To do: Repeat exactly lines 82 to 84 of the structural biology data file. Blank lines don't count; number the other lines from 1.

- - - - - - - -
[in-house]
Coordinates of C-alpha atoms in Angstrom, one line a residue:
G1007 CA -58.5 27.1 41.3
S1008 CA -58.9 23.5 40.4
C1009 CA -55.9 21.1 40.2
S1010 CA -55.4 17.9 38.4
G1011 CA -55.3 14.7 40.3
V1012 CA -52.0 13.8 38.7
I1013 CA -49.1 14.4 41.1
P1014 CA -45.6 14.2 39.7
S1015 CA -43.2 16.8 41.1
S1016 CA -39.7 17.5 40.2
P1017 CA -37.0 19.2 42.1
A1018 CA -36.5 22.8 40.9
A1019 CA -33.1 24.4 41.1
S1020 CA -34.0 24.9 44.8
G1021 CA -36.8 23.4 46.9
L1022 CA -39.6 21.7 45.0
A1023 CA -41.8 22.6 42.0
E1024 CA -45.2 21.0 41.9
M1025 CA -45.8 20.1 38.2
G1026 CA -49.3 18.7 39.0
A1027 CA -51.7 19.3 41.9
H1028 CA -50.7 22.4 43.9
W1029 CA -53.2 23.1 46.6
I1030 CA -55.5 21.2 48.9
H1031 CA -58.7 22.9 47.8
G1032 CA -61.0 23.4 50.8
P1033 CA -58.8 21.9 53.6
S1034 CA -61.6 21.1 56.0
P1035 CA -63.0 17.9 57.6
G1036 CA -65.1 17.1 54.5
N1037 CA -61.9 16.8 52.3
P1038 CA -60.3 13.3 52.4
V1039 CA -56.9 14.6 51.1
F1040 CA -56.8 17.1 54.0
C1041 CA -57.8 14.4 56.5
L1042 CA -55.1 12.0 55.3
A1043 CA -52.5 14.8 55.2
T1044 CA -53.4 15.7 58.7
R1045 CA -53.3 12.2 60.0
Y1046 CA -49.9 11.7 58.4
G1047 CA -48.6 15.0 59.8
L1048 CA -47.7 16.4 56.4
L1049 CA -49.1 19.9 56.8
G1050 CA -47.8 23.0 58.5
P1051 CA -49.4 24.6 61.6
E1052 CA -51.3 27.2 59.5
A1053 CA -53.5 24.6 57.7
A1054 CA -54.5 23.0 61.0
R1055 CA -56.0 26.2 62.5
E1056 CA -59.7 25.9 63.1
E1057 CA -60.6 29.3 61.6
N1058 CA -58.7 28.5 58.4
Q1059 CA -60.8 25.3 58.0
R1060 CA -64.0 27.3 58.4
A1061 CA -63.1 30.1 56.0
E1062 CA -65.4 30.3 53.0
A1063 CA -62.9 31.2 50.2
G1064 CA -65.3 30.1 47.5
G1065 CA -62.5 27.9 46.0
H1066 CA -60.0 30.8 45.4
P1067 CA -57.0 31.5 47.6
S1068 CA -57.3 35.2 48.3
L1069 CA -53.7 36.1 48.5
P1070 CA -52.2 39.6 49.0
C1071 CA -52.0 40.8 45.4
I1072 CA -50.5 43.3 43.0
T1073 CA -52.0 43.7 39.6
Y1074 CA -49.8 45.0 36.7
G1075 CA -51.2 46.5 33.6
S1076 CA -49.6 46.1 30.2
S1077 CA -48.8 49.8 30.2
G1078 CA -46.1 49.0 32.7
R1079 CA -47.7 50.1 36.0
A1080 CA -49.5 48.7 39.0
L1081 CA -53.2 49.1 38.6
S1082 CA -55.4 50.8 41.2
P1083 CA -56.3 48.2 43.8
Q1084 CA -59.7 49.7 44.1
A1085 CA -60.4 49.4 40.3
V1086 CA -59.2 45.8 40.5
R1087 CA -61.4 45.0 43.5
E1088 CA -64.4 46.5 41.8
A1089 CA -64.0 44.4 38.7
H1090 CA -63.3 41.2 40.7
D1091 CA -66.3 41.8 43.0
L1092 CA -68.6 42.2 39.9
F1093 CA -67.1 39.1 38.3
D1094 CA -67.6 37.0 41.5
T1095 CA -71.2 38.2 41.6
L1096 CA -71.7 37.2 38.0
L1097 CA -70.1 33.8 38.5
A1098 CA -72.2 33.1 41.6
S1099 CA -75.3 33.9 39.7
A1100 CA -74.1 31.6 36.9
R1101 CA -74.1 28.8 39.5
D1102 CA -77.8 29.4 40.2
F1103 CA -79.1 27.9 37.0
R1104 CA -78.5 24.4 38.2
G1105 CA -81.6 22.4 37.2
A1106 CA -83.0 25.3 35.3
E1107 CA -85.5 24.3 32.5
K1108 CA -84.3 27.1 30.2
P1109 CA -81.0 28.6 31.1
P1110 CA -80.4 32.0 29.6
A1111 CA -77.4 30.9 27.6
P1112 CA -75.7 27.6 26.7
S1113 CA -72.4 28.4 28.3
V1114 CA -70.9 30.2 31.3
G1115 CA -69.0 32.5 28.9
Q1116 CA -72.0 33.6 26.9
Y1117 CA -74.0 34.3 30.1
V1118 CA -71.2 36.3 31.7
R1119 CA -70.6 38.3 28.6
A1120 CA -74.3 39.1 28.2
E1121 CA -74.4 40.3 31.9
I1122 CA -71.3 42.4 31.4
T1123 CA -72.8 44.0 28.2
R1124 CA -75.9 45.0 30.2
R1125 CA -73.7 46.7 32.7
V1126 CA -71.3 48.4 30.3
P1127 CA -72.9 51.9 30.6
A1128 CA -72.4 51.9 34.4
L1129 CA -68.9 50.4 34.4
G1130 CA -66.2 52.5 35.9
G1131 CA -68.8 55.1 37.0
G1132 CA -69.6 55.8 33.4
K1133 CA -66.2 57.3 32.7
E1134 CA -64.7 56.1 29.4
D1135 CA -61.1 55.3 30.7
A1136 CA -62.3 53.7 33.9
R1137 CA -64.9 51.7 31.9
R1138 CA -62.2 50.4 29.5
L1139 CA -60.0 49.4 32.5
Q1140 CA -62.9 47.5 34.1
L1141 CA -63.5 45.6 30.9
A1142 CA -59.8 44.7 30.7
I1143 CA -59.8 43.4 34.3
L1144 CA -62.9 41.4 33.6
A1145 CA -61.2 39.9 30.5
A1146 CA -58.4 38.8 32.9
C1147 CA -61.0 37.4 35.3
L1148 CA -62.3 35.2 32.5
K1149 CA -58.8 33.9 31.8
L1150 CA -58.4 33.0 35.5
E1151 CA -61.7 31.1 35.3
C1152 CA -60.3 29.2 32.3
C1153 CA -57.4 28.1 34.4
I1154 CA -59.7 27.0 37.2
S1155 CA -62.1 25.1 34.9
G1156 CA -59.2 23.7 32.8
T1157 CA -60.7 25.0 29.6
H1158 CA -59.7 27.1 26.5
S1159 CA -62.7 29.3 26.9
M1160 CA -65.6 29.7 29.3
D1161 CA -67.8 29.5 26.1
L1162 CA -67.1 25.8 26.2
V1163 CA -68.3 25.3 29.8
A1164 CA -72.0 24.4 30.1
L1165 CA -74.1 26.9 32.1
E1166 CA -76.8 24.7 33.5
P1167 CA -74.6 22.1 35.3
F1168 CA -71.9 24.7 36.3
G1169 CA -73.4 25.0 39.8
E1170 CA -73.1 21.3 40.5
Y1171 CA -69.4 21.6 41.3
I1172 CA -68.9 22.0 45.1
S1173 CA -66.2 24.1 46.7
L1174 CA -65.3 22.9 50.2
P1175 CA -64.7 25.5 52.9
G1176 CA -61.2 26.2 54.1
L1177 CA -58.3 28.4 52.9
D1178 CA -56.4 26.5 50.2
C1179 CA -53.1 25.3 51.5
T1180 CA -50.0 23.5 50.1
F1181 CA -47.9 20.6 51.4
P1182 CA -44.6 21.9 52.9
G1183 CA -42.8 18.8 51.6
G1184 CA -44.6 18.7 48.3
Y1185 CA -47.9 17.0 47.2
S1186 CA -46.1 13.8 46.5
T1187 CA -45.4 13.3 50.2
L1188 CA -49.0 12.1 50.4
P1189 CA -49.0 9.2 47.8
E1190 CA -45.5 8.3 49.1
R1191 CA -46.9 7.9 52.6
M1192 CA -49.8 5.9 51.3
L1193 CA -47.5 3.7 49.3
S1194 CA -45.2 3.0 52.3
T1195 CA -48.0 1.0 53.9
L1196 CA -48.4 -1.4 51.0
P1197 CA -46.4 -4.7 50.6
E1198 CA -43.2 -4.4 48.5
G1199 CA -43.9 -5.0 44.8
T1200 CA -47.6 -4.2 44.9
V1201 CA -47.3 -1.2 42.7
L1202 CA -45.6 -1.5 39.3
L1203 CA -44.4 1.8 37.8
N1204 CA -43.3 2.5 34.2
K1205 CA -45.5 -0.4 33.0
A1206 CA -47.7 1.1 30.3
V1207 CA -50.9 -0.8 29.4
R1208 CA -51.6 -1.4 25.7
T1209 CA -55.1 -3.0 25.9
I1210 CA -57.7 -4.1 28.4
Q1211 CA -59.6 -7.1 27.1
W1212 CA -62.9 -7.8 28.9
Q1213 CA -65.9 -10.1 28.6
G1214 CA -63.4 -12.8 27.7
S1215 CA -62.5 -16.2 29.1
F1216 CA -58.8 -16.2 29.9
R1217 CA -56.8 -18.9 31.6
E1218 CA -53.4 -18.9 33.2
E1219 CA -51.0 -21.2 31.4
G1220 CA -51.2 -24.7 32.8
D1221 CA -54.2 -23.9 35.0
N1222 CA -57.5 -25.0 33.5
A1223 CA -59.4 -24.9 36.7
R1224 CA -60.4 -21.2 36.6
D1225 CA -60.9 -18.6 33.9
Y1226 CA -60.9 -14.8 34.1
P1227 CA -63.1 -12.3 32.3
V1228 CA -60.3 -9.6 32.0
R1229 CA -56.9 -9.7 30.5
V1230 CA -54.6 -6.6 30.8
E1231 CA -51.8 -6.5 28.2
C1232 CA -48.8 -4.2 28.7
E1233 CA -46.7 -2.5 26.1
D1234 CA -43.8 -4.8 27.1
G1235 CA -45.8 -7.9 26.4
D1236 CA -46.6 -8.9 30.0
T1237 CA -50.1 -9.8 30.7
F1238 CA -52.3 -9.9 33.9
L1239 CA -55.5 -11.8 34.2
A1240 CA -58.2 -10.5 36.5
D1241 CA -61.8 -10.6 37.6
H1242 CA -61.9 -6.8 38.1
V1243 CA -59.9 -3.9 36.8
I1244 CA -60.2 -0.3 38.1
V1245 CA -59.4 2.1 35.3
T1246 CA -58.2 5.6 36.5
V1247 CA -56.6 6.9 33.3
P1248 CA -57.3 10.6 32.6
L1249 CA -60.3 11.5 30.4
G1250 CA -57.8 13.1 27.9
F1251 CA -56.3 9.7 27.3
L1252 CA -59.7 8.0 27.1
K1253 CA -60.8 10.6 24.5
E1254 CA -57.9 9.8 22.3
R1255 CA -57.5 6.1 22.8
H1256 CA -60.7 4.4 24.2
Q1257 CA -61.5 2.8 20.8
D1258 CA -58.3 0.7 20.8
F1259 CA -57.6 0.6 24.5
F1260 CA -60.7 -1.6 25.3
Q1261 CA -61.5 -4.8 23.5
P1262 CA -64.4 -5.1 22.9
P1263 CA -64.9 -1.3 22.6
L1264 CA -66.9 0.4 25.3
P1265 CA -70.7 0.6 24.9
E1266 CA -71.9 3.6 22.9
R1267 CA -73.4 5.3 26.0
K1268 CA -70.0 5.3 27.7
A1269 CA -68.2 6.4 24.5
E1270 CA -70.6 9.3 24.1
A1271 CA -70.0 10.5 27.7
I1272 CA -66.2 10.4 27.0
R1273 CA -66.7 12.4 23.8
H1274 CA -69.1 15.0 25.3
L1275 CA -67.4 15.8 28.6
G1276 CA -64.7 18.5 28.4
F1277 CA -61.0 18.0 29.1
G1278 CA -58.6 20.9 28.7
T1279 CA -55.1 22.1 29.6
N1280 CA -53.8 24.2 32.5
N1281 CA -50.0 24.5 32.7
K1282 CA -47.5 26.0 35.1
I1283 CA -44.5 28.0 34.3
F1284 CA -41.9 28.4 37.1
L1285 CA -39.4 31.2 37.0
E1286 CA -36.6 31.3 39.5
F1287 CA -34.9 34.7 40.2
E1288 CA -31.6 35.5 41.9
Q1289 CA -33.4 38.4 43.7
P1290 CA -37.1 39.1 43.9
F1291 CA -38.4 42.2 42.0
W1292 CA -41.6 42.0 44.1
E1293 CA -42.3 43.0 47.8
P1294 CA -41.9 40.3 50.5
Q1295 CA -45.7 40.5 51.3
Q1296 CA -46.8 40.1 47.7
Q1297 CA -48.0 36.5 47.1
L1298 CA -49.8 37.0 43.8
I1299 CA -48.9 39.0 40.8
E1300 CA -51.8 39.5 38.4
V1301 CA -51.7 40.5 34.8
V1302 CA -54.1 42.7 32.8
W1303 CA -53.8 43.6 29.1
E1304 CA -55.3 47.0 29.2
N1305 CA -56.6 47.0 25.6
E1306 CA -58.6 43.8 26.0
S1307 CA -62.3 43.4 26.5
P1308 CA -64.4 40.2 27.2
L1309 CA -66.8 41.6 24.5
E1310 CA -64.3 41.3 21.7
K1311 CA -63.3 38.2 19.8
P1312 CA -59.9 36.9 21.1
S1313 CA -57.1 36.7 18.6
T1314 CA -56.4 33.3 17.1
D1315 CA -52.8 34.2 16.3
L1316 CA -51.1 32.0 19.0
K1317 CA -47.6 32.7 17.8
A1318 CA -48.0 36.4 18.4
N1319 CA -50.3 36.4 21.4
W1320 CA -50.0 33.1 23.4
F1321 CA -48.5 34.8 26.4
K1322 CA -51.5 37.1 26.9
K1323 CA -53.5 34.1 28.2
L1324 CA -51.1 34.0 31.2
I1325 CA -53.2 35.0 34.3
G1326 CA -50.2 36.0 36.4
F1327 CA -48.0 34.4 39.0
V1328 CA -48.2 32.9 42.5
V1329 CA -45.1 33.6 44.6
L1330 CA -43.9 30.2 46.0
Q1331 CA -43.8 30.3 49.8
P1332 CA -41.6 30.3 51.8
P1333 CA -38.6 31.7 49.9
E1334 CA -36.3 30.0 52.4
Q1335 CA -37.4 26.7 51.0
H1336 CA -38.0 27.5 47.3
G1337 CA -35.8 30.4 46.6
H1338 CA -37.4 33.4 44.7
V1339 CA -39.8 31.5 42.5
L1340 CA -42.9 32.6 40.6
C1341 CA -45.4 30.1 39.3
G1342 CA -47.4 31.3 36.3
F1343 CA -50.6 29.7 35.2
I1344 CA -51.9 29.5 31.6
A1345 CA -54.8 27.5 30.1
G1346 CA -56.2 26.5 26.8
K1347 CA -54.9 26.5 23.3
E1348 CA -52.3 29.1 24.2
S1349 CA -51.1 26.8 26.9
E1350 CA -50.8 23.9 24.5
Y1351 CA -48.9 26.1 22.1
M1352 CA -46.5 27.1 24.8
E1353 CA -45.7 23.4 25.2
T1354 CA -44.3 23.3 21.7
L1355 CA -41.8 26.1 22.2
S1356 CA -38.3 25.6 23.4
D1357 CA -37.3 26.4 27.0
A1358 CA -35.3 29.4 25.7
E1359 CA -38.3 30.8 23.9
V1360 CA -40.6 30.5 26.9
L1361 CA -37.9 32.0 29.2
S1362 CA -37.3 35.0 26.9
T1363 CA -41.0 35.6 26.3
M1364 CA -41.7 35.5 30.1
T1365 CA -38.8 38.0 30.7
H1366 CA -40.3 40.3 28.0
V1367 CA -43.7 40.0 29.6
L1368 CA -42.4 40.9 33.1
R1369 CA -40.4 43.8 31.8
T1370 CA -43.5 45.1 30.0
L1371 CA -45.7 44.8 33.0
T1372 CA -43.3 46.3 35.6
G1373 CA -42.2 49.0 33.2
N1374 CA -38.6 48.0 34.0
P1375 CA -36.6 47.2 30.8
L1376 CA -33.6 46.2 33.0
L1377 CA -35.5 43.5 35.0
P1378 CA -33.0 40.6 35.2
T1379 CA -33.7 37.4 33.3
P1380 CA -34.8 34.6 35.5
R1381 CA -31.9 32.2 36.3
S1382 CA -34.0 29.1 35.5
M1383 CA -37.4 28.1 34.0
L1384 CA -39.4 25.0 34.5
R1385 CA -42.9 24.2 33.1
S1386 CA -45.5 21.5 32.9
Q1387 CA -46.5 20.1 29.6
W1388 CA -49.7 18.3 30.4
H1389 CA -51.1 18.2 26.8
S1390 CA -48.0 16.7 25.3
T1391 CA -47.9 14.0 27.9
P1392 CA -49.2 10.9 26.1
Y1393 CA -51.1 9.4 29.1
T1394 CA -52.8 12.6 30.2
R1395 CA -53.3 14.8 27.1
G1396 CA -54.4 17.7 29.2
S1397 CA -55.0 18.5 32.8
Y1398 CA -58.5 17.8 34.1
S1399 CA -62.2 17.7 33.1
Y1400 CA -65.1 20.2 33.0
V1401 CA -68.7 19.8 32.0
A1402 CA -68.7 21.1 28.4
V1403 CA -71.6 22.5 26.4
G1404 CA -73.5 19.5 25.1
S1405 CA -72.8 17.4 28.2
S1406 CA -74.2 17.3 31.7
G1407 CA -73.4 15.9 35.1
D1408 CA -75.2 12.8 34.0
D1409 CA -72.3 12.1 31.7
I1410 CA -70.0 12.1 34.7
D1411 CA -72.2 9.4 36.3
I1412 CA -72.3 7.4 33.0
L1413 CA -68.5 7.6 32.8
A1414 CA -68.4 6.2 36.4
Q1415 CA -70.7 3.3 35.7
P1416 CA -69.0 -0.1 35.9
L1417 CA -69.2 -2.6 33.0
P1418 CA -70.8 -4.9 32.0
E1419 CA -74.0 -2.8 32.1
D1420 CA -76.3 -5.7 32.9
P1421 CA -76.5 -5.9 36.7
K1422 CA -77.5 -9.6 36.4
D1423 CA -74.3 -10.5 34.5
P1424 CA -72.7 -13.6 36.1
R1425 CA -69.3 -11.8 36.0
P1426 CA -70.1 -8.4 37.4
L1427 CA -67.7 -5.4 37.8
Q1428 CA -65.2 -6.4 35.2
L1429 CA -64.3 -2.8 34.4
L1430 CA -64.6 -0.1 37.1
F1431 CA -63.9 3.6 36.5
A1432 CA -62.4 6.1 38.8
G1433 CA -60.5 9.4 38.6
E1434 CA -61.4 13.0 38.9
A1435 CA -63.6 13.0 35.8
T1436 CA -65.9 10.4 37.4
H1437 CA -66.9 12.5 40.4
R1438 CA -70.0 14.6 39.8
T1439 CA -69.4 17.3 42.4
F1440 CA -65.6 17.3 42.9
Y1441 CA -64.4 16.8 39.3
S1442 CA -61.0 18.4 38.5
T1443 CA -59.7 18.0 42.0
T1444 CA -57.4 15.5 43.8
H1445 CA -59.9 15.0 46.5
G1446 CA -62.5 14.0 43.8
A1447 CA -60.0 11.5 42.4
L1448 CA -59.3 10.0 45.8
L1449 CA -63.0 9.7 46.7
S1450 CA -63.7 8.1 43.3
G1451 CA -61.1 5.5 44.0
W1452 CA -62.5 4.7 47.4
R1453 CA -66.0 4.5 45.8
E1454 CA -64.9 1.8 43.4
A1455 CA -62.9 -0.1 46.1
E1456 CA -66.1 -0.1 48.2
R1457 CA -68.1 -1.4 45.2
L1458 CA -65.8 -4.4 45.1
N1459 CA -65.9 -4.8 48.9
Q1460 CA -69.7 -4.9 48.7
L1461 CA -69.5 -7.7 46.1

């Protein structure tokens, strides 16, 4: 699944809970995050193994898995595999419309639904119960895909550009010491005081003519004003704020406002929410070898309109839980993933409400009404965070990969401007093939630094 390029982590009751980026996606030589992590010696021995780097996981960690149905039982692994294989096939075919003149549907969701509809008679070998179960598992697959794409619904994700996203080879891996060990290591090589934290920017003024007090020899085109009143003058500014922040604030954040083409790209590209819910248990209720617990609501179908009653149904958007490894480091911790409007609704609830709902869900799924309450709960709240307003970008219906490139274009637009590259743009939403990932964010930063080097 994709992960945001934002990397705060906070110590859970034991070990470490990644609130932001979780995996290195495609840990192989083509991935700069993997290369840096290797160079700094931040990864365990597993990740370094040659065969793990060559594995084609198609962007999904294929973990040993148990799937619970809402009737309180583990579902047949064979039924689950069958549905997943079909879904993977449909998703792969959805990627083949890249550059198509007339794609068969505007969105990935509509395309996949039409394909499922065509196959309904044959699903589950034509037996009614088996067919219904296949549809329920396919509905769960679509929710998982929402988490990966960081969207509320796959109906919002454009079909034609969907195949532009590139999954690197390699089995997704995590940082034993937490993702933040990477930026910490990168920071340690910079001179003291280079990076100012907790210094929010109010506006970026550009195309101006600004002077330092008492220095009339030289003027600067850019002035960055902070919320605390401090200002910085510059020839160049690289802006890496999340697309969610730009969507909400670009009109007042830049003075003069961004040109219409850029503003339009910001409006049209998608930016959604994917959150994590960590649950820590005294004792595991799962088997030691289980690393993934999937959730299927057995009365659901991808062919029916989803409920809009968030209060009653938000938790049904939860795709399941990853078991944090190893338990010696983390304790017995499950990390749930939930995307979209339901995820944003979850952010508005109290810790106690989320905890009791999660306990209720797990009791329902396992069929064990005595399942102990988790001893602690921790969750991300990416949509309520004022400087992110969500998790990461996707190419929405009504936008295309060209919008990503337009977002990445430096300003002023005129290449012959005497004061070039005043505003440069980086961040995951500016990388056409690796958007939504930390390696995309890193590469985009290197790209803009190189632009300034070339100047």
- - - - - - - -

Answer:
V1086 CA -59.2 45.8 40.5
R1087 CA -61.4 45.0 43.5
E1088 CA -64.4 46.5 41.8